Bunch of Fives: The Job Centre’s Greatest Hits.

Bunch of Fives: The Job Centre’s Greatest Hits.

I was having a conversation yesterday with someone who worked for the Department of Work and Pensions. I say conversation, she treated it like some kind of high cult-like authority in which thir word was law. There seemed to be some utter confusion as to why I not only disliked, but downright resented their policies and behaviours.

Now aside form the obvious tales buried in the shallow depths of independent media, whistleblowers coming forward to no fanfare and a long list of suicides that even the conroners involved have tried to point out related to the abusive treatment form DWP and it’s interest in seeing the unemployed, unfortunate, disabled and mentally ill as sub-human, I myself have some experience with them that clouds my judgement. I say clouds my judgement, but in reality – none of this has ever been countered by DWP and the best I’ve ever got in my experience with them was one tremendous work coach (who has since been released of duty) and one who couldn’t look me in the eye when he was caught out trying to break the rule (and the law).

So after that conversation – and the fact that there’s an IP address that’s been scanning this site linking back to a Job Centre Plus office for some reason – I’ve decided to throw out some of my favourites, my own personal top five greatest hits from the depressing times I’ve had the misfortune and audacity to be unemployed.

Let’s start with an easy one.

“So why isn’t your wife working?”

My wife (then girlfriend) was asked in for a work focused interview to establish her barriers to work and get her onto a work placement right away. They demanded to know why she wasn’t working and wanted to put her into their usual rotation of slave trade (involuntary voluntary work). She was nine months pregnant. The very next day she gave birth.
“Just cheer up!”

This was a personal favourite of mine in the Department of Work and Pensions great big book of customer service. I suffer from waves of depression. I have very little control over this due to a wonderful case of bi-polar disorder. I was in a major low, which is akin to the low you feel when a loved one has died – except it just happens without warning regardless of whats happening in daily life. It’s an absolutely horrid way to live and has effected pretty much everything in my life.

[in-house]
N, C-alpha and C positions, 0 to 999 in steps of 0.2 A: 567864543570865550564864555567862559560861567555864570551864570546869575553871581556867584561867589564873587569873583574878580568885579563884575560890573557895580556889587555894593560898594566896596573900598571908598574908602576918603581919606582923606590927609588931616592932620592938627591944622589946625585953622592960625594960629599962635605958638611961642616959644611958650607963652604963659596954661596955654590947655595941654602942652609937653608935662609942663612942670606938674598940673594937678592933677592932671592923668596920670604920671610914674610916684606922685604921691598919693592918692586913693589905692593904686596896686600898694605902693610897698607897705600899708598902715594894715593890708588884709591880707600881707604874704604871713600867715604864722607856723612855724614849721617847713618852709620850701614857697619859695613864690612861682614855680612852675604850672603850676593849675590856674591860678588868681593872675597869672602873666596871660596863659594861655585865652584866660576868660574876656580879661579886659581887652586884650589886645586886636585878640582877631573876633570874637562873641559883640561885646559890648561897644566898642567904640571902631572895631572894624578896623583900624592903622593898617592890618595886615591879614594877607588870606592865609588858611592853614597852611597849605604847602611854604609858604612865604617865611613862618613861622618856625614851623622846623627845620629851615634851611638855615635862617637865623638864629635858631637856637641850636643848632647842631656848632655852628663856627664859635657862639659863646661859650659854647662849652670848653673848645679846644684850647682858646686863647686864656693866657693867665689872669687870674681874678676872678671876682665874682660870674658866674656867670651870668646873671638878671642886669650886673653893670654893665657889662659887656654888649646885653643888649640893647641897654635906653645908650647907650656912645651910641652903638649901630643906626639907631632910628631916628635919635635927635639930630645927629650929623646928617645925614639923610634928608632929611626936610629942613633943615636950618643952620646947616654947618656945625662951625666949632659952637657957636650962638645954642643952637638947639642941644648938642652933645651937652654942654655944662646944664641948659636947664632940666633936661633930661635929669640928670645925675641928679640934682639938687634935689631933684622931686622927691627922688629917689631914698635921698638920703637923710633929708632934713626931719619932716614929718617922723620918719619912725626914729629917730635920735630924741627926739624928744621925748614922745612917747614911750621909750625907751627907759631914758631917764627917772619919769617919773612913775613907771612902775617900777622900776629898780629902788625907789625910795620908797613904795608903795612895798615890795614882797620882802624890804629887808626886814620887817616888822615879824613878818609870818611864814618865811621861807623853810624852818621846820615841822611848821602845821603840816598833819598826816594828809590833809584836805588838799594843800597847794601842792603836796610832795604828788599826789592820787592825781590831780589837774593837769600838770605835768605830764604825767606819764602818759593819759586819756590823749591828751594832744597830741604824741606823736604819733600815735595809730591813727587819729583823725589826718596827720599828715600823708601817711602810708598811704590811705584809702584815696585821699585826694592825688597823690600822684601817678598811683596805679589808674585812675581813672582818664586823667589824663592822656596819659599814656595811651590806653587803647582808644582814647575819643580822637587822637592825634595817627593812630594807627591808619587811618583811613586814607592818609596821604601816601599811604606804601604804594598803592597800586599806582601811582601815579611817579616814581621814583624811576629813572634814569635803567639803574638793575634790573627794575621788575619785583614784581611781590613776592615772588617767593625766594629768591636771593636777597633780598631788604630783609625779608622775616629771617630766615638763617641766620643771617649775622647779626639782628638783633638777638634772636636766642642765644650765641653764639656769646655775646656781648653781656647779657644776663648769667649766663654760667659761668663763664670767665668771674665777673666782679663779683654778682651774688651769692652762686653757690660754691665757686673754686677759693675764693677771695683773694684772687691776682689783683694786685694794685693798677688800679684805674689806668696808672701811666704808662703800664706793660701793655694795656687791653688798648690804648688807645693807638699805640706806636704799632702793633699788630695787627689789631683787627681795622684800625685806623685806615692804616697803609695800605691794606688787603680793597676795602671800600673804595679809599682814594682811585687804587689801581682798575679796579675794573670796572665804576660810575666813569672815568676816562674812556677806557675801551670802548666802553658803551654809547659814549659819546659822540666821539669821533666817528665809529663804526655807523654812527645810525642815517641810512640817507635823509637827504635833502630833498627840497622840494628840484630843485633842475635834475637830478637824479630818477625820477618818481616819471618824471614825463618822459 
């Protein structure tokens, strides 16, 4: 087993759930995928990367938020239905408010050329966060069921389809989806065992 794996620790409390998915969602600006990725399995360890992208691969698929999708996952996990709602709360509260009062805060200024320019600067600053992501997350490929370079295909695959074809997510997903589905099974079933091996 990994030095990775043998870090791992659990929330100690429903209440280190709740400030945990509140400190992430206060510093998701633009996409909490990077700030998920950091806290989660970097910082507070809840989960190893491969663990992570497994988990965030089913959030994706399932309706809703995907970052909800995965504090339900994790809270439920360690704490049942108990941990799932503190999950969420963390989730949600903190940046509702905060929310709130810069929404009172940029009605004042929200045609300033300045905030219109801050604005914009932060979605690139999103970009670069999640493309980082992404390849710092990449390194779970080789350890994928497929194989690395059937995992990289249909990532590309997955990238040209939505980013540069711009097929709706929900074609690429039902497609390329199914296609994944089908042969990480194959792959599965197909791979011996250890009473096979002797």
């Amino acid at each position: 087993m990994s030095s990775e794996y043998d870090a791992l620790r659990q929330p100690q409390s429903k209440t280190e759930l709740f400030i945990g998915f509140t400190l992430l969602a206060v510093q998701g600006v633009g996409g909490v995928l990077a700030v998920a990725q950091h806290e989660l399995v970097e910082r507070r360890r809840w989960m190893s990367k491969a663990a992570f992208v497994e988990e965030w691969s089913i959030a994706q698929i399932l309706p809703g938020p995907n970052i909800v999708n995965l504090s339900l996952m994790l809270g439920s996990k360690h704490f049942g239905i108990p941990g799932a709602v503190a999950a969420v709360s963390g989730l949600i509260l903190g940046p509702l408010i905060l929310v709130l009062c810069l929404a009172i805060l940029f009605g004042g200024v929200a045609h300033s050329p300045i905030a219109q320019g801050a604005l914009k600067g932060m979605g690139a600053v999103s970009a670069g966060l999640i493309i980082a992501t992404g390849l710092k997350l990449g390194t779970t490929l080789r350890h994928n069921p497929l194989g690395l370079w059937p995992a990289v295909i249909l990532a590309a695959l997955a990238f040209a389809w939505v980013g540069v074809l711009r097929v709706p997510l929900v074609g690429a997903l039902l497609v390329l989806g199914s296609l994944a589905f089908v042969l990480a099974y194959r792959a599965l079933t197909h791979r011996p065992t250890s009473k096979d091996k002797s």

I don’t medicate. I did once upon a time and it effected me so badly that one day I sat in a hotel room as someone watche dme take my daily dose of pills and I realised that I didn’t really know who I was any more, just what the medication wanted me to be. So I found my own routine to keep as much of a balance as I could. The routine of being unemployed didn’t help this, it made me lose grip on more than one occasion.

The major low I was in at the time was was not effecting my job search, but it was effecting my morale and I found it incredibly difficult to keep going. But the Job Cente had a solution for me. They told me I just needed to cheer up and, I quote, ‘stop being such a moody git!’. And they wonder why the mentally ill top themselves?

“There’s a typo in your CV”

I have written one CV in my entire life. This is the same CV I have to this very day. The current draft was heavily edited by Hudson, the Department of Work and Pensions and finalised by DWP’s parter service, A4E. I was told to use A4E’s expertly written CV exclusively. Both A4E and the Job Centre complained that there were typo’s and inconsistencies. When I pointed this out to the author of my CV, I was threatened with punitive action for making errors.
My CV still lists some of my greatest achievements, including a stretch of time I was working with SWA. Most of the roster at the time were very aware that throughout my time at SWA I was not paid. Either as an employee or promoter, the entire efforts of the management team went straight back into the company to try and dig it out of the hole we found it in. I was also on the dole at the time I took my place at SWA’s big table.

The Job Centre was aware of this and Raymond, my work coach at the time, kept me whole in terms of making sure the DWP knew full well this was voluntary and unpaid. Though managers still like to drop hints that they’d investigate me for fraud. Yeah – if SWA was making that kind of money back then, I maybe would have owned some furniture.